Author Topic: What type of hob do I have?  (Read 1281 times)

ian

  • fatuously disingenuous
    • The Suburban Survival Guide
Re: What type of hob do I have?
« Reply #25 on: May 20, 2020, 09:45:38 am »
A big hunk of iron will heat up, just more slowly and take more power. Aluminium is a good conductor of heat, so the thin ferrous base in an induction hob pan will get hot quickly with minimal power (induction is very efficient) and the aluminium body will distribute that heat into the pan. A big iron pan will heat up slowly and take more power, so is far less efficient. The counter, and benefit of such cookware, is that they don't get hot and cold quickly and that thermal inertia makes a better cassoulet.

I hated my physics A level with a passion. It's like a group of people had sat down with the curriculum and the mission: how do we make this so dull it will actually hurt? It turned out to be very Mission Possible.
!nataS pihsroW

Morat

  • I tried to HTFU but something went ping :(
Re: What type of hob do I have?
« Reply #26 on: May 20, 2020, 09:53:27 am »
Pans generally need a flat bottom because of the inverse square law (you were paying attention in physics, weren't you? admittedly I switched off soon after) so you can't just plonk a wok on them.

I was, sadly, paying attention in physics.  It's an inverse cube law for magnetic fields (unless you use single-ended magnets, I suppose).

This is why your laptop doesn't get its had drive reformatted when you take it on the tube, and why your wireless bike computer doesn't work properly.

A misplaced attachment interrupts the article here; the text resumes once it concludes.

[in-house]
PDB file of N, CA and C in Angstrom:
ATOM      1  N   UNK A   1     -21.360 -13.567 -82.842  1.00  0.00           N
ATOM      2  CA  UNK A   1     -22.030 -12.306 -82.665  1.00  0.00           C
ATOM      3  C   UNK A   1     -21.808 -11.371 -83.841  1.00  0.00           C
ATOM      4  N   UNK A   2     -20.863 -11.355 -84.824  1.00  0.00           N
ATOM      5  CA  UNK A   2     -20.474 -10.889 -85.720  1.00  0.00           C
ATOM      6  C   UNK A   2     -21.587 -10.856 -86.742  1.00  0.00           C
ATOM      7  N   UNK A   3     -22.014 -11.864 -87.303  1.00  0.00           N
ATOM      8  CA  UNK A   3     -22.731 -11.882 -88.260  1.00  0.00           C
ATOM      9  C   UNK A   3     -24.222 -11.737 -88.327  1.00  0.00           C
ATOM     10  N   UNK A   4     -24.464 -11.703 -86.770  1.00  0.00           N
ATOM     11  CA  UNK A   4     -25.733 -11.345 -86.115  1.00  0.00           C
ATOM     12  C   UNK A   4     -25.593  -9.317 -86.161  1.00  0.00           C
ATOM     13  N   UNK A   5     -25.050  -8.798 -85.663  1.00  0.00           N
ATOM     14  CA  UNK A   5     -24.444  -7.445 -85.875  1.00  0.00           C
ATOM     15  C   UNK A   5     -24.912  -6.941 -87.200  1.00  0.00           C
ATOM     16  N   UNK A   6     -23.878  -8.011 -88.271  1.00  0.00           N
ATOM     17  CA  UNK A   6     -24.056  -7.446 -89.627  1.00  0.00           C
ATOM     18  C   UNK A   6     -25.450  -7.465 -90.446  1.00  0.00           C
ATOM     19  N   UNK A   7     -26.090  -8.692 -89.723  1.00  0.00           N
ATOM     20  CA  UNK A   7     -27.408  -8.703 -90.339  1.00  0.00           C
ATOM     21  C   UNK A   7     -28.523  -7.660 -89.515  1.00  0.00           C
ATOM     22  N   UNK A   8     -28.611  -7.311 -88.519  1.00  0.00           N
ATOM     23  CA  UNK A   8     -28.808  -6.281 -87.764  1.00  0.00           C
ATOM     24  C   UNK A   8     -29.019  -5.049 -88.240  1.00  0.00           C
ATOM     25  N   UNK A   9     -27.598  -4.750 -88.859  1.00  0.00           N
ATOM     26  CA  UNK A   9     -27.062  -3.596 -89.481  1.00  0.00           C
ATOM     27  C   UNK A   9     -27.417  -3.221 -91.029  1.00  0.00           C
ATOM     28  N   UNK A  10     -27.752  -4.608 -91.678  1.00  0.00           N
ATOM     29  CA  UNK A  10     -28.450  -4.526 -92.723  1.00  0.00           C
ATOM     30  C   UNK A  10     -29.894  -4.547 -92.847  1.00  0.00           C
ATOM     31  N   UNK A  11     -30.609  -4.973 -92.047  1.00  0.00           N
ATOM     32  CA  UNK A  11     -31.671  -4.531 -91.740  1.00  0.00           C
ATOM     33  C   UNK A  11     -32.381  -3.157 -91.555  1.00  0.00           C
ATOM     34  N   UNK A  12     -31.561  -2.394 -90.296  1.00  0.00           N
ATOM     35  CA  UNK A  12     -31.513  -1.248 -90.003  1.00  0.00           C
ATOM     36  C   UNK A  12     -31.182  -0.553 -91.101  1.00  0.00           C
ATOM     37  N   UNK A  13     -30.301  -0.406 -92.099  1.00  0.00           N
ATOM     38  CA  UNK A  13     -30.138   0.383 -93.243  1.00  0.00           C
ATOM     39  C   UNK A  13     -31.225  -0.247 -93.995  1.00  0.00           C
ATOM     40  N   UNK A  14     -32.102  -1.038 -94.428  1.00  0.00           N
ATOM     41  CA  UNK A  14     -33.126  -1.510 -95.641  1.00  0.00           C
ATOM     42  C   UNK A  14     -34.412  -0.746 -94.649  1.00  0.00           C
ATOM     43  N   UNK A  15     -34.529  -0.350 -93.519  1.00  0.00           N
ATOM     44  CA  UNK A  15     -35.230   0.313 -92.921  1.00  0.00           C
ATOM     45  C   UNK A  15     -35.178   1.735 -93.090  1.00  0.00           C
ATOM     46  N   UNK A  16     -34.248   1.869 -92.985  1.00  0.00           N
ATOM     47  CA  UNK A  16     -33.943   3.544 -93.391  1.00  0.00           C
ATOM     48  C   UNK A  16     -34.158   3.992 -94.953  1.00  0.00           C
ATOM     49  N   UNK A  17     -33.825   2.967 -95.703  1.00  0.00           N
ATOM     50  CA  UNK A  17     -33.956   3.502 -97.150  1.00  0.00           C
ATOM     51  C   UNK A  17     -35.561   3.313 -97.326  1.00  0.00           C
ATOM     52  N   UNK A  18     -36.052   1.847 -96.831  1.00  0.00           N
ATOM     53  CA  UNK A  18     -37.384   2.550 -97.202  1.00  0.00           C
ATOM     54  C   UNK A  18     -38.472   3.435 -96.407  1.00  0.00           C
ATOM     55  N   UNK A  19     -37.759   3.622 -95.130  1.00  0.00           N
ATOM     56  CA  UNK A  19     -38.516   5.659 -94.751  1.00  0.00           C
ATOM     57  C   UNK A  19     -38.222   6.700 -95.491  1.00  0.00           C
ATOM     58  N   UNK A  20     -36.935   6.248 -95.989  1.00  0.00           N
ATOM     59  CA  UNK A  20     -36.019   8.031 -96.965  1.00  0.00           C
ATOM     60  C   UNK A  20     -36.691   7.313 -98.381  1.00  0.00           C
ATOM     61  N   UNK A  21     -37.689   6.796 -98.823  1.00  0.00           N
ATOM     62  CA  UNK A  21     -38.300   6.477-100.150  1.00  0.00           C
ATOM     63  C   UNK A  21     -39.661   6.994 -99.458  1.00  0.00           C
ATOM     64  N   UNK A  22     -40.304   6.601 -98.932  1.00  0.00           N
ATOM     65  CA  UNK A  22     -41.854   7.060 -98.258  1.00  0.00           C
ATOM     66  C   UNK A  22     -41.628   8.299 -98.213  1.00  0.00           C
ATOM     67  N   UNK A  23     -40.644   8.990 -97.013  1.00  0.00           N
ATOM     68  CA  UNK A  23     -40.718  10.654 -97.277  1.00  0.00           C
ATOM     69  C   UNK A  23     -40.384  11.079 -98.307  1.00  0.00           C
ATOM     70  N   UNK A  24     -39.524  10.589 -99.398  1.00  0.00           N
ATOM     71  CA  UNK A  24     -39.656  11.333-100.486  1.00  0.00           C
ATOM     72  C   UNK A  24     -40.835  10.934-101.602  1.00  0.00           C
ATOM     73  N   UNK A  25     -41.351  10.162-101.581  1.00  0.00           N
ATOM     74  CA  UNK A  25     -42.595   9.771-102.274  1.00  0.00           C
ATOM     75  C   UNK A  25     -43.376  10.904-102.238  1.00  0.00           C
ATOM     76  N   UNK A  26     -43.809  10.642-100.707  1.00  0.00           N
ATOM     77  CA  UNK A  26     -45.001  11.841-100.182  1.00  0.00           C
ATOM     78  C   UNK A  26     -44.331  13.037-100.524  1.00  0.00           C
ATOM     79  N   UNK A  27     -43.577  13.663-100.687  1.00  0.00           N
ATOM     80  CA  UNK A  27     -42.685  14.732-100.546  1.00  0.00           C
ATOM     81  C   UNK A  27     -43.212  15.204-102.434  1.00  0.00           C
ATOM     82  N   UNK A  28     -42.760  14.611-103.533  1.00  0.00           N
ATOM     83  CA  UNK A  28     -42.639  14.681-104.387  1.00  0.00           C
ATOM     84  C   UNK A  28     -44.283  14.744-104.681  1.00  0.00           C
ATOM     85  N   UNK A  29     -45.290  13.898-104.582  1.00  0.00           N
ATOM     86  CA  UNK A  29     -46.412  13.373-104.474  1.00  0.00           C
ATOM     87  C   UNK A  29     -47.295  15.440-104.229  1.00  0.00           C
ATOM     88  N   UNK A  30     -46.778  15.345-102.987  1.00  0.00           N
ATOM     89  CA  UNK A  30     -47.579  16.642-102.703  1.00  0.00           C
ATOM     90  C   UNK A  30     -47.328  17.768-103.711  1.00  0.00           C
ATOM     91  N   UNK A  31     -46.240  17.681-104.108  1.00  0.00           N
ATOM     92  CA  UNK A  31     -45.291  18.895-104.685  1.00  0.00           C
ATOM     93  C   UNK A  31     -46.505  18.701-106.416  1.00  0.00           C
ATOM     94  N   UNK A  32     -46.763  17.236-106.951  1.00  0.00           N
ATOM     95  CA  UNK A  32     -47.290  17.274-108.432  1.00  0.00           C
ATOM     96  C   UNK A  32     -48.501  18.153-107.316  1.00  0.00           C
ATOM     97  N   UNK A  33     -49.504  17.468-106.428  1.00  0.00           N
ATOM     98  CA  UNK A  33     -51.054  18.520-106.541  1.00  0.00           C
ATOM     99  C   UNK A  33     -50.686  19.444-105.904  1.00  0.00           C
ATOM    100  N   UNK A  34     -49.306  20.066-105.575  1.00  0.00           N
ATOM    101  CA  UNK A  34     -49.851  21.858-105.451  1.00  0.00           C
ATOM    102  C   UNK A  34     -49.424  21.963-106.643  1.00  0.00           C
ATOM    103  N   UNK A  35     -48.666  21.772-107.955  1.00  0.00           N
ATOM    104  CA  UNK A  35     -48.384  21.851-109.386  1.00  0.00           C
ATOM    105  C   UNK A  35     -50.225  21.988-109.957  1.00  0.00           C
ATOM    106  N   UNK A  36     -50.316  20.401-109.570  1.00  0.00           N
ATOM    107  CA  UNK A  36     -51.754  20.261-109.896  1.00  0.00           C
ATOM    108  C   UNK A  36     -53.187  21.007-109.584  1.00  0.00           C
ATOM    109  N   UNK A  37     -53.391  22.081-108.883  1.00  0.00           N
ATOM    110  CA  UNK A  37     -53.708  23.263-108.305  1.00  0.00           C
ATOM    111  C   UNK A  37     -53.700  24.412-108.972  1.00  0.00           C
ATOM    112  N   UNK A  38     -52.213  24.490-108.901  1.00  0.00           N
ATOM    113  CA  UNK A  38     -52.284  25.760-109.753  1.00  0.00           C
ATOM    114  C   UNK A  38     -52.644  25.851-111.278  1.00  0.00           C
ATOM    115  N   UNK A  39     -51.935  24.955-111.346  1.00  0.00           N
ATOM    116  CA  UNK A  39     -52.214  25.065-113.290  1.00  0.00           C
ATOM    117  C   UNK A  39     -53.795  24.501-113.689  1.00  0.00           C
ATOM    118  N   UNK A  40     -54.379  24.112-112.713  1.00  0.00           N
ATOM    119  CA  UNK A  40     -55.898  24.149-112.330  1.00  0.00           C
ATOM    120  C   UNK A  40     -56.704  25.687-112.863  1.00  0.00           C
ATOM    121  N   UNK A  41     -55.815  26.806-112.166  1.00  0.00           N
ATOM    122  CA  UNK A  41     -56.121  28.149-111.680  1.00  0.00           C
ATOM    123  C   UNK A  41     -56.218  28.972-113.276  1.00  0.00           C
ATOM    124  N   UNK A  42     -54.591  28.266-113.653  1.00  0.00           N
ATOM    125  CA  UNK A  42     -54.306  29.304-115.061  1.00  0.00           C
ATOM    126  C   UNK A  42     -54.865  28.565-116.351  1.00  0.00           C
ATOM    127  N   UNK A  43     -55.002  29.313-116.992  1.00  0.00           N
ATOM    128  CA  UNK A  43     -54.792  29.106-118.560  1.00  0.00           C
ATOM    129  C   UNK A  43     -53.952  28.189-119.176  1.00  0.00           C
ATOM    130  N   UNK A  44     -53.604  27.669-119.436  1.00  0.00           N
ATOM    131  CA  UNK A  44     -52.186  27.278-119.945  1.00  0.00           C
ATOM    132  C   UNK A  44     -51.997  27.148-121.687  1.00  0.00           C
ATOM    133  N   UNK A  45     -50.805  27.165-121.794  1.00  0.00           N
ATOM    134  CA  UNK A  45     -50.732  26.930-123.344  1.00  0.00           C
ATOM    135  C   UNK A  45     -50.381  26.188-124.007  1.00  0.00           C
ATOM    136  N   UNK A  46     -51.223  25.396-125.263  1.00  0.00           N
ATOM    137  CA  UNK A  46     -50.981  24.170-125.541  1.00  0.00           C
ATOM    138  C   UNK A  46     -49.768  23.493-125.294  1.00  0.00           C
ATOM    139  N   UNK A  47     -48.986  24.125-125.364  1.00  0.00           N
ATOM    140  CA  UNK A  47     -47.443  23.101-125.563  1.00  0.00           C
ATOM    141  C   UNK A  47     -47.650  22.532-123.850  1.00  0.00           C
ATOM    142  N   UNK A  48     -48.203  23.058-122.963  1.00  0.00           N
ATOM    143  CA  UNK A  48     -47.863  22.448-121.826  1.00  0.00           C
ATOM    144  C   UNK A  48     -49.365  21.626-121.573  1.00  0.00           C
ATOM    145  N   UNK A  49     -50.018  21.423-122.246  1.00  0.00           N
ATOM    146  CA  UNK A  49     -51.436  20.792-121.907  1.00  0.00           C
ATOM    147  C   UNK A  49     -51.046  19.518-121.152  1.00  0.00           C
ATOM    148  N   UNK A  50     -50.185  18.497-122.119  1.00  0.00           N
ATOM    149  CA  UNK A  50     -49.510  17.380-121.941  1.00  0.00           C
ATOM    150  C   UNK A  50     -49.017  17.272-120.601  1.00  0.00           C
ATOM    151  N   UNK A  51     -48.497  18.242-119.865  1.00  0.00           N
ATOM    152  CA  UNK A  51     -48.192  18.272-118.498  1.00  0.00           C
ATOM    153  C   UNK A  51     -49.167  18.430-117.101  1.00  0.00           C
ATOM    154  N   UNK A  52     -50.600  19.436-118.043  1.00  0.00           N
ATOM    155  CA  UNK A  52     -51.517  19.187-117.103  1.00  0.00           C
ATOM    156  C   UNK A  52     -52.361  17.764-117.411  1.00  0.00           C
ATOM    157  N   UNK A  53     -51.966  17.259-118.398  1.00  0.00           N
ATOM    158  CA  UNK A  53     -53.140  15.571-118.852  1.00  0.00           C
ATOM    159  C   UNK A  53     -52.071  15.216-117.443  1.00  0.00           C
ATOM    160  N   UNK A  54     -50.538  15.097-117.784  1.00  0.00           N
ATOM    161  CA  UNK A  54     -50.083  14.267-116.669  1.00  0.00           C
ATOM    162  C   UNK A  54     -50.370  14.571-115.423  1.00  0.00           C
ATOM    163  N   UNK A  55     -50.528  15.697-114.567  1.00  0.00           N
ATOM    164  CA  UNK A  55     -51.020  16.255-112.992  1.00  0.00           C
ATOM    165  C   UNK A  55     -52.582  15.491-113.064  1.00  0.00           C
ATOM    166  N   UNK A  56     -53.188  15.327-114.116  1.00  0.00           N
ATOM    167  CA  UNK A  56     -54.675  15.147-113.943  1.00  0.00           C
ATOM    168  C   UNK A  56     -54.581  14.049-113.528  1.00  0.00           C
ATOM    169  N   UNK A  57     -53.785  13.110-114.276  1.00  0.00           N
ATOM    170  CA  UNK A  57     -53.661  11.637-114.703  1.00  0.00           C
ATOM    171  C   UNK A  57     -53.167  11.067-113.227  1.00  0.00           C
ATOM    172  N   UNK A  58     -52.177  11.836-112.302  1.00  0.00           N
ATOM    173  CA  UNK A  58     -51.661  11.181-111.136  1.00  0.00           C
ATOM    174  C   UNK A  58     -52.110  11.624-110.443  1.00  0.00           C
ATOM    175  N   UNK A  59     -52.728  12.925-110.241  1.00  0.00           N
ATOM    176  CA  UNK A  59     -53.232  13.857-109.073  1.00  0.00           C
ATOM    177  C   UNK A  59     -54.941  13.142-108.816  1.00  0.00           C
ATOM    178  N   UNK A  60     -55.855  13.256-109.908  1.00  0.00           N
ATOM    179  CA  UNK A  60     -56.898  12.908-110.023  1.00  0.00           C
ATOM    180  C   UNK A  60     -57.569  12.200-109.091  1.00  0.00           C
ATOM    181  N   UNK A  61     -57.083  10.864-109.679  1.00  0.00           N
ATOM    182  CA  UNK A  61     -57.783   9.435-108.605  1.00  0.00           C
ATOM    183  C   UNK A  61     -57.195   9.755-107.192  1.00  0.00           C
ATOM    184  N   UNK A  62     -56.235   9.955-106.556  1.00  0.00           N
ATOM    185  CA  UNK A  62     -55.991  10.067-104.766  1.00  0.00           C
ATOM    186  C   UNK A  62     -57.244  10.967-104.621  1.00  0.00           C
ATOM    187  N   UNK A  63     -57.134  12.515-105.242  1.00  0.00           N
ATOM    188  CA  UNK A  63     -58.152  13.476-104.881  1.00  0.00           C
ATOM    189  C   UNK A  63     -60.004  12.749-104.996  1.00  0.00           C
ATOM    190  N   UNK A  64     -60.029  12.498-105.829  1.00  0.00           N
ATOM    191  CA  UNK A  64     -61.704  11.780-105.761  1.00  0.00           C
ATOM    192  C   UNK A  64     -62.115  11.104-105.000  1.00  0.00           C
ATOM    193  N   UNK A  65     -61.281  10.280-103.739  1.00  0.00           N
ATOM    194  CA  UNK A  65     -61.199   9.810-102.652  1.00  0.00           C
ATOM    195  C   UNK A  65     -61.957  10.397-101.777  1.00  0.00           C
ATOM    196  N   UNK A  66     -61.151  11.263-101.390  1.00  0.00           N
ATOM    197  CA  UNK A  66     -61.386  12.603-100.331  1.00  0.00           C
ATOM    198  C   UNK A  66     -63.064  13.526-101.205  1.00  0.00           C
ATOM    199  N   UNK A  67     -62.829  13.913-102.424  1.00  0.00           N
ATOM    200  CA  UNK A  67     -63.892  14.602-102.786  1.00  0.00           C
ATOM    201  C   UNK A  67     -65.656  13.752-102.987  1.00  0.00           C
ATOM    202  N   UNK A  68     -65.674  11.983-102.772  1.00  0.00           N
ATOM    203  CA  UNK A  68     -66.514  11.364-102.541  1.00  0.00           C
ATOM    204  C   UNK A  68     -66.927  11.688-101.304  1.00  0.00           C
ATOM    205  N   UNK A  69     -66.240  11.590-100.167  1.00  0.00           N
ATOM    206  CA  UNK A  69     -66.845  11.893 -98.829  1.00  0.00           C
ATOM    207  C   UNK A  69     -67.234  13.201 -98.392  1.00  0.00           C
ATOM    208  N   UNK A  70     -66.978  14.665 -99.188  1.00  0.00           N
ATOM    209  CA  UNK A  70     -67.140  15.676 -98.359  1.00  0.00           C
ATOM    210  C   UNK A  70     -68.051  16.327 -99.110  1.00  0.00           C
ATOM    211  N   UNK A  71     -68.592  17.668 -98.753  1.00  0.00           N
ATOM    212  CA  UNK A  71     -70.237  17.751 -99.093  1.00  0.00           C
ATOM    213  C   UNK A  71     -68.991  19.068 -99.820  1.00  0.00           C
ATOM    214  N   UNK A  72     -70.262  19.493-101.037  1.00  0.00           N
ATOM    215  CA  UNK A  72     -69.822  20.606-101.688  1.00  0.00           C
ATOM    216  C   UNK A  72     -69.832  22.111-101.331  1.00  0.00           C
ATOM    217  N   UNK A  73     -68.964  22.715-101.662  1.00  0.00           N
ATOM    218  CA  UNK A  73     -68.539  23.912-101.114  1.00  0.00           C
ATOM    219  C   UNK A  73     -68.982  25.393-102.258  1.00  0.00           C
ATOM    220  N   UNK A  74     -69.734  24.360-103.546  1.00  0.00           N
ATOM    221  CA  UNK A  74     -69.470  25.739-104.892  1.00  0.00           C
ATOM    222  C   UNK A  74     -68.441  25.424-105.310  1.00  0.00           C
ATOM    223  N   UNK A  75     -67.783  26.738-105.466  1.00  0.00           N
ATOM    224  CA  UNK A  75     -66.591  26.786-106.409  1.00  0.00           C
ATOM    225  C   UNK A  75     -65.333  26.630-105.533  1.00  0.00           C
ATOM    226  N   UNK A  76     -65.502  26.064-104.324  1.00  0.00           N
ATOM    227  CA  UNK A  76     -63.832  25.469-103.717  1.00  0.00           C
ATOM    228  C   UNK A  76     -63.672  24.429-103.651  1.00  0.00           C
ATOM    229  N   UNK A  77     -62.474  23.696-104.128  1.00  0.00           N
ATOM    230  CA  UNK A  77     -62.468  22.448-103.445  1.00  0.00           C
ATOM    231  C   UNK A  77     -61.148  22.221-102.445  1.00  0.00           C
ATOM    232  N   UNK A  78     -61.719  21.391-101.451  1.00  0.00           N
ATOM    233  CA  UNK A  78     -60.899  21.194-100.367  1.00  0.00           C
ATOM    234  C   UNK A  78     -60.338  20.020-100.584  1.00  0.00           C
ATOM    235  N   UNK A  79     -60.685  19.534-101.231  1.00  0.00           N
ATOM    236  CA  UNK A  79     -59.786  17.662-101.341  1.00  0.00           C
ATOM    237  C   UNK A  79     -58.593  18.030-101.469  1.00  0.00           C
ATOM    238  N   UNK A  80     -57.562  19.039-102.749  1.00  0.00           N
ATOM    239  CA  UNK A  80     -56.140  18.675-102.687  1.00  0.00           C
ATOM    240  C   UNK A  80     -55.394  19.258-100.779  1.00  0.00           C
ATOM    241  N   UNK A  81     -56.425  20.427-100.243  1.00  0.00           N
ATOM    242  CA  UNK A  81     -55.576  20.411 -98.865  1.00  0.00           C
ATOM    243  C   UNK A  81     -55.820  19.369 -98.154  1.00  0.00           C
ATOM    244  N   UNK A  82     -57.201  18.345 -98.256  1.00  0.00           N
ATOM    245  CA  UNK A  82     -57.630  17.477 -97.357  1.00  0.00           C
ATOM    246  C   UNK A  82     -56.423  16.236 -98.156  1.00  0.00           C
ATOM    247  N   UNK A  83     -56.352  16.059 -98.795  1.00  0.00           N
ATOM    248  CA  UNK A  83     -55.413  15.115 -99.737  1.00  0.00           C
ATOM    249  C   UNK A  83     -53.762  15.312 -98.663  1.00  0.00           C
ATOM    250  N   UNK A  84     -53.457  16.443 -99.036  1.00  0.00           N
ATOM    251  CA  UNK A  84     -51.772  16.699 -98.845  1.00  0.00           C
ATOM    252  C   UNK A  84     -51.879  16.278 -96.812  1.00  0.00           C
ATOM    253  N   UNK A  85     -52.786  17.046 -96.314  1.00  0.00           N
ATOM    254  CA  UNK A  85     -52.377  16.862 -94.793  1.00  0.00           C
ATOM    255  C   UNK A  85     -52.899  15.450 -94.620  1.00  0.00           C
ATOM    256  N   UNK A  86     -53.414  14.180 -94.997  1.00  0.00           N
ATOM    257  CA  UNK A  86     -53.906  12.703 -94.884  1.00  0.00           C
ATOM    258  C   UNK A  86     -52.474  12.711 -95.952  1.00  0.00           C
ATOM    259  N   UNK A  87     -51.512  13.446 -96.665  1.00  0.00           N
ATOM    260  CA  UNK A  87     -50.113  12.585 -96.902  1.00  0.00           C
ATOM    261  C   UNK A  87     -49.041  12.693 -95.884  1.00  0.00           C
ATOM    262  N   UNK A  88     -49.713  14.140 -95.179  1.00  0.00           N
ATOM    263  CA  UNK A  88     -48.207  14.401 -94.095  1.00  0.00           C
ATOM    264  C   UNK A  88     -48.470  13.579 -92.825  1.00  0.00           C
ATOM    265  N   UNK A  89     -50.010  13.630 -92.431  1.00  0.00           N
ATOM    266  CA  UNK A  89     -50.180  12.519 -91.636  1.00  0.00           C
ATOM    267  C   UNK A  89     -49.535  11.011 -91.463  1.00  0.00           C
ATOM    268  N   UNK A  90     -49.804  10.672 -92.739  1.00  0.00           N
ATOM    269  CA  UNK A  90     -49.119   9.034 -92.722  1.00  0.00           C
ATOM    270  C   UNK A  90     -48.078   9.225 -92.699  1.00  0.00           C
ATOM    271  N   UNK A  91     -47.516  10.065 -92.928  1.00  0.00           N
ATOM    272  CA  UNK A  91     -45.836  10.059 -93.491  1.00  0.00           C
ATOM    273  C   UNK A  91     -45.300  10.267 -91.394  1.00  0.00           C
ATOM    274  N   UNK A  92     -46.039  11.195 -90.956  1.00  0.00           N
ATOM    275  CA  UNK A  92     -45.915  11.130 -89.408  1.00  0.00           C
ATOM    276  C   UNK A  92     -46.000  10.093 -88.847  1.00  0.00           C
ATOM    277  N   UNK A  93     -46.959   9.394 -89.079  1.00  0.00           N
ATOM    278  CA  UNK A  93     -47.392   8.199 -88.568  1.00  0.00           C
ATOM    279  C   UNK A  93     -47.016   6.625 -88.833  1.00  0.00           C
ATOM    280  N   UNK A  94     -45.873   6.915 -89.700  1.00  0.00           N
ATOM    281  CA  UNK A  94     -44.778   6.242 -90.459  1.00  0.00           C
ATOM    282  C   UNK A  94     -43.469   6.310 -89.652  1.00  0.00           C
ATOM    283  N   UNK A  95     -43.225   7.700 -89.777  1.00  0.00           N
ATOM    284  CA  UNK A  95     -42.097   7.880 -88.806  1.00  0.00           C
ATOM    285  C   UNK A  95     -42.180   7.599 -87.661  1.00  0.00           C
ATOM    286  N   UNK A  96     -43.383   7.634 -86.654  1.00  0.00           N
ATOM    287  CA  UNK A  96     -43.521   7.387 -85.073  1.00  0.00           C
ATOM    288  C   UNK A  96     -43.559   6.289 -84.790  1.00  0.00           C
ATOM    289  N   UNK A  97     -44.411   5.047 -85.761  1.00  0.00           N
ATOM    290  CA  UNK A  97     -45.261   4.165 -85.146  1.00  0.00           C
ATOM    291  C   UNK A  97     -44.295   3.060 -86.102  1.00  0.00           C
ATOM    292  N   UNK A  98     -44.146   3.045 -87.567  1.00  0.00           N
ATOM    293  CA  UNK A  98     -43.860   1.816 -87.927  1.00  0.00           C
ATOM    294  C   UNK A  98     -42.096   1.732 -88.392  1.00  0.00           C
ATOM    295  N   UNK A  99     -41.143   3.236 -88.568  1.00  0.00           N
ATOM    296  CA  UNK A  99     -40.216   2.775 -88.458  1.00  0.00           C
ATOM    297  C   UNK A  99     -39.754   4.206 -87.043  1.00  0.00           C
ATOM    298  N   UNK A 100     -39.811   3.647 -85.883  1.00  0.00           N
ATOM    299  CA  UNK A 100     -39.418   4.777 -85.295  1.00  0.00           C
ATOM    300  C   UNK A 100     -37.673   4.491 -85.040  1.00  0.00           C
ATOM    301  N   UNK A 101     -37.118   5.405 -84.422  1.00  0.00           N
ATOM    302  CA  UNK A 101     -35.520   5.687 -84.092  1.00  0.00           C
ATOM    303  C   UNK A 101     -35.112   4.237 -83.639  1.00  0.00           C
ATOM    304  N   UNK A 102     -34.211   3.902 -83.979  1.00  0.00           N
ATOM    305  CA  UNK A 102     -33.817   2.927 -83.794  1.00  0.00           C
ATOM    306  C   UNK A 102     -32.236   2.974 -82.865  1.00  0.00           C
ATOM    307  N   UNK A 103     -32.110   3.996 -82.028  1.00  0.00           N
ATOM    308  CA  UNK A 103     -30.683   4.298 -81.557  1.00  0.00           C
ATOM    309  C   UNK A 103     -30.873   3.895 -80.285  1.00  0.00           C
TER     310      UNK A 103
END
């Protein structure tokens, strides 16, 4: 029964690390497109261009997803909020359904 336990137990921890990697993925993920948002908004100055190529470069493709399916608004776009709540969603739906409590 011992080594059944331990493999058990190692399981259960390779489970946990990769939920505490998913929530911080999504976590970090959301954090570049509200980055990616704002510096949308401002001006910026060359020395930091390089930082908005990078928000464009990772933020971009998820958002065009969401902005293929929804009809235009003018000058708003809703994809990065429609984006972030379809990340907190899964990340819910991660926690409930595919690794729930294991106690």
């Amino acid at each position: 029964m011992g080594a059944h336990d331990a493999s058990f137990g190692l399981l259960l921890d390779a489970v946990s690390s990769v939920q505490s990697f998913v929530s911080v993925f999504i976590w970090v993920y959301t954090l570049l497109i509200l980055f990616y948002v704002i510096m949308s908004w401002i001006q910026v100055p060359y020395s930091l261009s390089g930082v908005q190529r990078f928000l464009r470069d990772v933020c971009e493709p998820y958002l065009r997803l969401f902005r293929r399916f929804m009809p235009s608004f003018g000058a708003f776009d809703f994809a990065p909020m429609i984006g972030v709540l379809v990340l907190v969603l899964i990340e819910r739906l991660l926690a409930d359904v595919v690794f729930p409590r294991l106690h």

Too many dimensions for me, I never did good with maths. Anyway, field strength falls off rapidly, which is also why 5G transmitters are very unlikely to bake our heads.

Unlikely? so it's Possible!! and if you're the one then it's 100% OMG OMG think of the CHILDREN!!!!
Tandem Stoker, CX bike abuser (slicks and tarmac) and owner of a sadly neglected MTB.

Mr Larrington

  • A bit ov a lyv wyr by slof standirds
  • Custard Wallah
    • Mr Larrington's Automatic Diary
Re: What type of hob do I have?
« Reply #27 on: May 20, 2020, 12:16:30 pm »
Pans generally need a flat bottom because of the inverse square law (you were paying attention in physics, weren't you? admittedly I switched off soon after) so you can't just plonk a wok on them.

I was, sadly, paying attention in physics.  It's an inverse cube law for magnetic fields (unless you use single-ended magnets, I suppose).

This is why your laptop doesn't get its had drive reformatted when you take it on the tube, and why your wireless bike computer doesn't work properly.

No, no, the reason your wireless bike computer doesn't work is because The Devil's Radio.
External Transparent Wall Inspection Operative & Mayor of Mortagne-au-Perche
Satisfying the Bloodlust of the Masses in Peacetime

slope

  • Ride Fettle Ride
    • Current pedalable joys
Re: What type of hob do I have?
« Reply #28 on: May 24, 2020, 07:48:25 pm »
Will my 1960s very expensive at the time Swiss made Silcro stainless steel saucepans with thick copper bottoms work ok on an induction hob?

ETA: the interior base of the pan is stainless steel, so one assumes the external copper is 'bonded' to the SS.


Re: What type of hob do I have?
« Reply #29 on: May 25, 2020, 12:13:31 am »
Sorry no, what steel is there is too far from the hob electromagnet due to the thick copper base. Inverse cube law again. Also I expect it's autensic (non ferrous) stainless steel. Nice socks BTW.